So, we can start examining individual filter properties …


First property is blur(). This will apply Gaussian blur effect on the image. By setting the value, you are defining the amount of pixels that will be blended into each other – higher value = more blur.

.blur {-webkit-filter: blur(2px);}


This applies a linear multiplier to selected image. A value of 0% will make image completely black and a value of 100% leaves the element unchanged.

.brightness {-webkit-filter: brightness(30%);}


This property adjusts the contrast of the image. A value of 0% will make image completely black and a value of 100% doesn’t change anything. If the value is higher than 100%, the result will be less contrast.

.contrast {-webkit-filter: contrast(60%);}


The url() function is little bit different. It takes the location of any XML file with specified SVG filter. It may also include an anchor to a specific filter element.


This function is similar to the more familiar box-shadow property. The difference between them is, that with filters, some browsers provide hardware acceleration for higher performance. This function accepts a parameter of type (more in CSS3 Backgrounds). The “inset” keyword is not allowed.

.shadow {-webkit-filter: drop-shadow(16px 16px 10px black);}


Grayscale converts the selected image to grayscale. Value defines the amount of proportion of the conversion. 100% is completely grayscale and 0% leaves the image unchanged. Negative values are not allowed.

.grayscale {-webkit-filter: grayscale(80%);}


This function applies a hue rotation on the selected image. Angle (value) defines the degrees around the color circle the input samples will be adjusted. 0deg has no effect on the image at all. If the angle is missing, a value of 0deg is set. Maximum value is 360deg.

.hue {-webkit-filter: hue-rotate(40deg);}


Value of defines the proportion of the conversion. Image with invert of 100% is completely inverted. A value of 0% leaves the image as without any change. Values between 0% and 100% are linear multipliers on the effect.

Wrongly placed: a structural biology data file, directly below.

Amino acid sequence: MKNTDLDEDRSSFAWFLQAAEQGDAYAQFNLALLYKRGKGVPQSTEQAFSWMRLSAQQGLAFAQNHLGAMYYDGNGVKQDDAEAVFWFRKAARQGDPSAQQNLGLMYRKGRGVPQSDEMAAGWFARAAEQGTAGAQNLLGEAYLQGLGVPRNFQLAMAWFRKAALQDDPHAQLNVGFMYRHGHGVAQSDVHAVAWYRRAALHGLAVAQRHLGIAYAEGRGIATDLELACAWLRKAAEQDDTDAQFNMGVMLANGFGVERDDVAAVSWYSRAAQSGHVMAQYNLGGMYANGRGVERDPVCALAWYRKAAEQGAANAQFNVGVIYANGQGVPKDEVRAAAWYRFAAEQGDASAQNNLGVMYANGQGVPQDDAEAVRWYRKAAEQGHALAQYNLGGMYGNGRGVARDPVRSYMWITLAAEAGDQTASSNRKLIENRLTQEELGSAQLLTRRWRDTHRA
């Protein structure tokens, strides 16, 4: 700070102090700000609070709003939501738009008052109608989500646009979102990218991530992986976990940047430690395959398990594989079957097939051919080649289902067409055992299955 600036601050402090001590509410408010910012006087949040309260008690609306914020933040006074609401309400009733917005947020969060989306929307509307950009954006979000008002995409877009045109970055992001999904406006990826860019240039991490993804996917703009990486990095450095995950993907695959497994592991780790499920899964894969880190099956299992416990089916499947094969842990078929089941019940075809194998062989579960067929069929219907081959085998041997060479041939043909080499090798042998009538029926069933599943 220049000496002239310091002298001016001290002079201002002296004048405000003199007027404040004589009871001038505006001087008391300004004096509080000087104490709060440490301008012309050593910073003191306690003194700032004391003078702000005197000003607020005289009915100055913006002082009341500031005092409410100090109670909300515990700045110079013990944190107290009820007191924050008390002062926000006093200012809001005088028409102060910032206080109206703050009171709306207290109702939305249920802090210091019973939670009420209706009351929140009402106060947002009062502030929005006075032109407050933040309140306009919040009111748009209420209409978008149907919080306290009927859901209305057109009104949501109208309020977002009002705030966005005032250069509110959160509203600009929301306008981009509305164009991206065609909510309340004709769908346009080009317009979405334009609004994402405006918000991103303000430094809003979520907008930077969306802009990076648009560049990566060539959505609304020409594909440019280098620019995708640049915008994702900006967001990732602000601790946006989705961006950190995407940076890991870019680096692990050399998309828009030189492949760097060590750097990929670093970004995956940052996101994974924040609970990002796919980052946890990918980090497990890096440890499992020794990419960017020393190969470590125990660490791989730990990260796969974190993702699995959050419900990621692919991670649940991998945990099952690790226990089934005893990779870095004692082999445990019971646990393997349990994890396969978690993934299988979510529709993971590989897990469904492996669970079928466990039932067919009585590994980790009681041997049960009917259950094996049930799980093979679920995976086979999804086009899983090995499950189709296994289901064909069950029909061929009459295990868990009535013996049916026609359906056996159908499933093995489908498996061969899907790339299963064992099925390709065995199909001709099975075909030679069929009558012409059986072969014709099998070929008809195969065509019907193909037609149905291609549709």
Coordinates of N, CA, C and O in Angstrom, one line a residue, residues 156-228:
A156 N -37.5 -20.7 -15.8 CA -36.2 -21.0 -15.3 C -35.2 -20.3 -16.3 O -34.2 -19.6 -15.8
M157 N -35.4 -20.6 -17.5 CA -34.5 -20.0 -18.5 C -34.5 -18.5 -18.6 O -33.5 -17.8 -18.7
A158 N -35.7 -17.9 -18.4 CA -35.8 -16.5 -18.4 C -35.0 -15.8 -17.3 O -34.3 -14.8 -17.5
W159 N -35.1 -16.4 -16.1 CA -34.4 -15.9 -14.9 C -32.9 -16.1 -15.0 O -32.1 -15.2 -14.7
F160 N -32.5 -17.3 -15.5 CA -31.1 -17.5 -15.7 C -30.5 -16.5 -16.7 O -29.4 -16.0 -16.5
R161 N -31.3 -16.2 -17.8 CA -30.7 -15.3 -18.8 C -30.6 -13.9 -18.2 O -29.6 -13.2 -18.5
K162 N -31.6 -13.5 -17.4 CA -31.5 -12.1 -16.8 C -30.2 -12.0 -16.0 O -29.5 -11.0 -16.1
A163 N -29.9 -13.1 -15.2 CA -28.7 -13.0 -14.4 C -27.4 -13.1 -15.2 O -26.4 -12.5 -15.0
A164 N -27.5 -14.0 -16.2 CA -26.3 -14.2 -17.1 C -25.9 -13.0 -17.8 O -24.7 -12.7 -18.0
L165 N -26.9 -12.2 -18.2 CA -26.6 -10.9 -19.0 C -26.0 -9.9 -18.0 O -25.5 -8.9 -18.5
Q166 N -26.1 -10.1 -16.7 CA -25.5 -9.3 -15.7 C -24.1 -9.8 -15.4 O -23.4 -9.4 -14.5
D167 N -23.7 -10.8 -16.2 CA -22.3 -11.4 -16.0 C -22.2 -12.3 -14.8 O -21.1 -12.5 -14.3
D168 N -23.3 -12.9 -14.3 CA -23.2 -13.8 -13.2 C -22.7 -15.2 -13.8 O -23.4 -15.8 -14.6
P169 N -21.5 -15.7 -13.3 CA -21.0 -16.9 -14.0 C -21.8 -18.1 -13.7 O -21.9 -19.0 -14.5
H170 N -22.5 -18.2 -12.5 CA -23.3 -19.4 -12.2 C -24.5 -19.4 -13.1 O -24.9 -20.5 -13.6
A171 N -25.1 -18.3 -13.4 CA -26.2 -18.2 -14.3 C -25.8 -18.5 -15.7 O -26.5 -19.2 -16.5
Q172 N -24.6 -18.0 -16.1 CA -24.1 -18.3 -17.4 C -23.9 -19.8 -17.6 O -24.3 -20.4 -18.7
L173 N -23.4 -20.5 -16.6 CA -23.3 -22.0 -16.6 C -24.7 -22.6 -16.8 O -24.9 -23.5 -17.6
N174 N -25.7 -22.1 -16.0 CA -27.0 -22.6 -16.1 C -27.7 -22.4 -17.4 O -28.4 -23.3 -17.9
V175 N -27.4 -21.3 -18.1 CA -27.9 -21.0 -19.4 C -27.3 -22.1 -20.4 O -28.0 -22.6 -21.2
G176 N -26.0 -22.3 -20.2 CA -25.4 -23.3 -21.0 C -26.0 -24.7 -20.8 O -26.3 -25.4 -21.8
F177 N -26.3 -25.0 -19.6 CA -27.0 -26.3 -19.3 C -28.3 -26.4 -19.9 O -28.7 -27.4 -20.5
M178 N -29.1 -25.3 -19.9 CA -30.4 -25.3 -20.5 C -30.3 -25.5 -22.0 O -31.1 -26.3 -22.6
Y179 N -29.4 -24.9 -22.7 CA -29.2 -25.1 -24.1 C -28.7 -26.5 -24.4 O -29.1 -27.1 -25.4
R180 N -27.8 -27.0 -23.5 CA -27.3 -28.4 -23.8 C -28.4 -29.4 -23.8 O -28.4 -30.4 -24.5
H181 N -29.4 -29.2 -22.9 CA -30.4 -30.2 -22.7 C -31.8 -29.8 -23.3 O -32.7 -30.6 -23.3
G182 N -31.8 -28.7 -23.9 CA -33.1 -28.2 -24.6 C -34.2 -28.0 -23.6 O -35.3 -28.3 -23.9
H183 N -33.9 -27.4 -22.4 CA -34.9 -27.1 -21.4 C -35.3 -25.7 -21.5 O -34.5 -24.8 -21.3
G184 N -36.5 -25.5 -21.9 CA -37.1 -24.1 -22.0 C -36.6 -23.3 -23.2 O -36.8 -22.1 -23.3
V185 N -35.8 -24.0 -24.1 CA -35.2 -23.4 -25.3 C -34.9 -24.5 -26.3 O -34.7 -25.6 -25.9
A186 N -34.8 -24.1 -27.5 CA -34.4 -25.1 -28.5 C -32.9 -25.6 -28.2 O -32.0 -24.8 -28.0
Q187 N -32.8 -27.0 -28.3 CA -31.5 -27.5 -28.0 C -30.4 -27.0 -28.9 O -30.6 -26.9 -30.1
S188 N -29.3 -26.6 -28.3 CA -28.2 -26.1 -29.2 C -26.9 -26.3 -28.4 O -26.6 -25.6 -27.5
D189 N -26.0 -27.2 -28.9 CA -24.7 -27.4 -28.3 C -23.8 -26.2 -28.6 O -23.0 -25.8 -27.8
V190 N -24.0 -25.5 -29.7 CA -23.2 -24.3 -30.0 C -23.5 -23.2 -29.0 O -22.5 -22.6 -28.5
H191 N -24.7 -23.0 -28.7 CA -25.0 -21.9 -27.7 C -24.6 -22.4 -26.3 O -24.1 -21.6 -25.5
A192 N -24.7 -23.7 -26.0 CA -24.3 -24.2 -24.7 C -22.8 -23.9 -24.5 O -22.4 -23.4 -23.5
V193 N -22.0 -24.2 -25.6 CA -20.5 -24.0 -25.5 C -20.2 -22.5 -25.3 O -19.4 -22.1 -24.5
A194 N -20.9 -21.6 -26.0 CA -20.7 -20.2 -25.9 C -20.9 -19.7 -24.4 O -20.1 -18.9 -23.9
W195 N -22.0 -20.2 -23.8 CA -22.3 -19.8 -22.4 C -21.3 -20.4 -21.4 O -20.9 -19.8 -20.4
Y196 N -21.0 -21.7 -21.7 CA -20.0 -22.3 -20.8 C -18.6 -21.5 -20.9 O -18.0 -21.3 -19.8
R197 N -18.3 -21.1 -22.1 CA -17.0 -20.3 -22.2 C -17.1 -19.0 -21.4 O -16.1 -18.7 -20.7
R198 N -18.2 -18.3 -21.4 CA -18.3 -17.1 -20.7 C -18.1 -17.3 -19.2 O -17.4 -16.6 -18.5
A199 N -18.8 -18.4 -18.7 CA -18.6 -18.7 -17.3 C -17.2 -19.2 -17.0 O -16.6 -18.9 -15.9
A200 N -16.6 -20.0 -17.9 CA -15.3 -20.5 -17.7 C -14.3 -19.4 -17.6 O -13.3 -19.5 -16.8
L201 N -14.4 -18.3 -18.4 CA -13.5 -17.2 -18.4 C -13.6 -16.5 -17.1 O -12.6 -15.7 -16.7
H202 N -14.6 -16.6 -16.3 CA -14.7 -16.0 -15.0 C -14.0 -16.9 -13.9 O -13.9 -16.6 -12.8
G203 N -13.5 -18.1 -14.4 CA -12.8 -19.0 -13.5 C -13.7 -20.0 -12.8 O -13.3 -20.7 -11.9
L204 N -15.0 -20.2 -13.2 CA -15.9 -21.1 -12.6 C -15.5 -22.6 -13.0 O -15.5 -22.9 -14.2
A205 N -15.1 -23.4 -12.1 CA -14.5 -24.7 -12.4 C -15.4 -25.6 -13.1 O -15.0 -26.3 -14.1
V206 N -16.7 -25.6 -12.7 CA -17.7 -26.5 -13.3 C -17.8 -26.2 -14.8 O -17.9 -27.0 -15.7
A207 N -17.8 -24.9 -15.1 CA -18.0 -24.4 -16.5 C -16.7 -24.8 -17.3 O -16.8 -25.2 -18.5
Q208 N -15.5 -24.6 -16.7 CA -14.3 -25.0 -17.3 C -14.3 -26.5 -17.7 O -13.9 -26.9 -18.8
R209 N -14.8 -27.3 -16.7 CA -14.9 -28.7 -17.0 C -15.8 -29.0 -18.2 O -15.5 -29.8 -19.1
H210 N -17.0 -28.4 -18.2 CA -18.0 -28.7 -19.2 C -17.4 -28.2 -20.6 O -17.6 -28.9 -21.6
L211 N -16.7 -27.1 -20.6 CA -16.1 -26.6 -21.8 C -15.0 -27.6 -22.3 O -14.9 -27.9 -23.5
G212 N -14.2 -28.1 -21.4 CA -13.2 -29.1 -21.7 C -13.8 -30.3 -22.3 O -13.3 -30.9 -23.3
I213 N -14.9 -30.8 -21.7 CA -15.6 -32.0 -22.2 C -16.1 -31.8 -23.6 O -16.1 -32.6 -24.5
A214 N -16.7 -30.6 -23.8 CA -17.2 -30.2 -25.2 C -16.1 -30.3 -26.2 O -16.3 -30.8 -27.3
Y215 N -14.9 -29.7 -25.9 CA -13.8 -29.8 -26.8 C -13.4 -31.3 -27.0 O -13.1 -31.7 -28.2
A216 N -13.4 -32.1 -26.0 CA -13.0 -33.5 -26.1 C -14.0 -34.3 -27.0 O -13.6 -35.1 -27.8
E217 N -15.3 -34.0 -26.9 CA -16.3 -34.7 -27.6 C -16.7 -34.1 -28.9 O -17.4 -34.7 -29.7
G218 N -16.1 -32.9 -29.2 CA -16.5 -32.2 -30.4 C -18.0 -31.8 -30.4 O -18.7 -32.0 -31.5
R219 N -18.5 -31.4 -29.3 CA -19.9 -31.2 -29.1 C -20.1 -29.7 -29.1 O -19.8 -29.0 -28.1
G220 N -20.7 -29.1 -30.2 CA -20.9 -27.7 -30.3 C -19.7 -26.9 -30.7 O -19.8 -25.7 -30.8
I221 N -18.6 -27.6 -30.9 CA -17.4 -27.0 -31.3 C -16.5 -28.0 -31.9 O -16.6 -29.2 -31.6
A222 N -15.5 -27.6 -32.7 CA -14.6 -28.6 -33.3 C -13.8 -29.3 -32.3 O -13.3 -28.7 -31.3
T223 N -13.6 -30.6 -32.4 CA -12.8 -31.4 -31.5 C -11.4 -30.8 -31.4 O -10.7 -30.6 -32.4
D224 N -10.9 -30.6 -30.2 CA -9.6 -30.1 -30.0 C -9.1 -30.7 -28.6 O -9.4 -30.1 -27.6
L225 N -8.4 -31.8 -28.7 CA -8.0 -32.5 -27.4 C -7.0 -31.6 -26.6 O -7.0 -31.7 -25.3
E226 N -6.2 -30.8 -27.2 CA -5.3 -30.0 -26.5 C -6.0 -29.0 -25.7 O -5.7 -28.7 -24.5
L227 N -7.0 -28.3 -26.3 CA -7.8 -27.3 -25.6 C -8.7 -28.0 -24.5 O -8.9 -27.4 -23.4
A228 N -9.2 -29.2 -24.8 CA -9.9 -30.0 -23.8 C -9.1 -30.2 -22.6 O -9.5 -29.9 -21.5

.invert {-webkit-filter: invert(85%);}


Does this need any explanation?? Ok, it applies transparency to the selected image. A value of 0% is completely transparent and 100% leaves it completely visible. This is equivalent to multiplying the input image samples by amount. The difference between this property and older opacity is that with filters, some browsers provide hardware acceleration for better performance.

.opacity {-webkit-filter: opacity(20%);}


This changes the selected image into sepia colors. 100% is completely sepia and a value of 0 leaves the image unchanged.

.sepia {-webkit-filter: sepia(75%);}


Custom filters are now only on the horizon. With these, you can use the power of your graphics GPU to perform some awesome effects limited only by your own imagination. This part of the filters is still under discussion and in flux, but as soon as the syntax and support will be set I will write about it.

With this, I close today’s tutorial on CSS filters. Thanks to all of you for your time and have fun with your new CSS skill!

Image used in codepen were found on:




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By Alex Devero

I'm Founder/CEO of DEVERO Corporation. Entrepreneur, designer, developer. My mission and MTP is to accelerate the development of humankind through technology.